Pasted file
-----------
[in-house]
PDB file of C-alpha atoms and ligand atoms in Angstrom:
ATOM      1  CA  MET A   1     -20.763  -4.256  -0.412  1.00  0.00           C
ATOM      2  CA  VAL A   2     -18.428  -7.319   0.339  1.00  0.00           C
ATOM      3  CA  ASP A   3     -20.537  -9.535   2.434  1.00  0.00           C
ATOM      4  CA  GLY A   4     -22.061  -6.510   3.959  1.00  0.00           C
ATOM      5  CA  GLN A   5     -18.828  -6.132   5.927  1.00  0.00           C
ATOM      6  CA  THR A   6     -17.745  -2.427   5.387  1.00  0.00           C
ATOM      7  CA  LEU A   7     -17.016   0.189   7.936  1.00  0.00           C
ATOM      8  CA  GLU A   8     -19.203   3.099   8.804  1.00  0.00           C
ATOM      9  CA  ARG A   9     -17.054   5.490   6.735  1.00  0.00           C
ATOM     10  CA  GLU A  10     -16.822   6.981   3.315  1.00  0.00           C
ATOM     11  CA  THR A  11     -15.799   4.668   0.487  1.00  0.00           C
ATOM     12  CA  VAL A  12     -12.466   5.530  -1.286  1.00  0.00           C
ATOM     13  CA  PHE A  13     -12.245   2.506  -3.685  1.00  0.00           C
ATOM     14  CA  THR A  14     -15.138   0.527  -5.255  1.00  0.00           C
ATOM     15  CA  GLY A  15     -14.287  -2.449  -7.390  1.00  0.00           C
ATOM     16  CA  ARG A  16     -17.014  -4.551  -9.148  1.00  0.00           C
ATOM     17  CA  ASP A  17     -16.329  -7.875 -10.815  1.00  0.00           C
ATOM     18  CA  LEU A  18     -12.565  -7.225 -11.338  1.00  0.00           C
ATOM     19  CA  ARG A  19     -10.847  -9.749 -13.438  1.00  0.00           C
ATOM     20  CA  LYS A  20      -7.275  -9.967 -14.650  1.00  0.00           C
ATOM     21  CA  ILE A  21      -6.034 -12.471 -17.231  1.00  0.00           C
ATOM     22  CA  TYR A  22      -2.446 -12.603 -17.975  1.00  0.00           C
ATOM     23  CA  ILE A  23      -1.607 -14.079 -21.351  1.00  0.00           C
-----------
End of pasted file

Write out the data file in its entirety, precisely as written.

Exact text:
[in-house]
PDB file of C-alpha atoms and ligand atoms in Angstrom:
ATOM      1  CA  MET A   1     -20.763  -4.256  -0.412  1.00  0.00           C
ATOM      2  CA  VAL A   2     -18.428  -7.319   0.339  1.00  0.00           C
ATOM      3  CA  ASP A   3     -20.537  -9.535   2.434  1.00  0.00           C
ATOM      4  CA  GLY A   4     -22.061  -6.510   3.959  1.00  0.00           C
ATOM      5  CA  GLN A   5     -18.828  -6.132   5.927  1.00  0.00           C
ATOM      6  CA  THR A   6     -17.745  -2.427   5.387  1.00  0.00           C
ATOM      7  CA  LEU A   7     -17.016   0.189   7.936  1.00  0.00           C
ATOM      8  CA  GLU A   8     -19.203   3.099   8.804  1.00  0.00           C
ATOM      9  CA  ARG A   9     -17.054   5.490   6.735  1.00  0.00           C
ATOM     10  CA  GLU A  10     -16.822   6.981   3.315  1.00  0.00           C
ATOM     11  CA  THR A  11     -15.799   4.668   0.487  1.00  0.00           C
ATOM     12  CA  VAL A  12     -12.466   5.530  -1.286  1.00  0.00           C
ATOM     13  CA  PHE A  13     -12.245   2.506  -3.685  1.00  0.00           C
ATOM     14  CA  THR A  14     -15.138   0.527  -5.255  1.00  0.00           C
ATOM     15  CA  GLY A  15     -14.287  -2.449  -7.390  1.00  0.00           C
ATOM     16  CA  ARG A  16     -17.014  -4.551  -9.148  1.00  0.00           C
ATOM     17  CA  ASP A  17     -16.329  -7.875 -10.815  1.00  0.00           C
ATOM     18  CA  LEU A  18     -12.565  -7.225 -11.338  1.00  0.00           C
ATOM     19  CA  ARG A  19     -10.847  -9.749 -13.438  1.00  0.00           C
ATOM     20  CA  LYS A  20      -7.275  -9.967 -14.650  1.00  0.00           C
ATOM     21  CA  ILE A  21      -6.034 -12.471 -17.231  1.00  0.00           C
ATOM     22  CA  TYR A  22      -2.446 -12.603 -17.975  1.00  0.00           C
ATOM     23  CA  ILE A  23      -1.607 -14.079 -21.351  1.00  0.00           C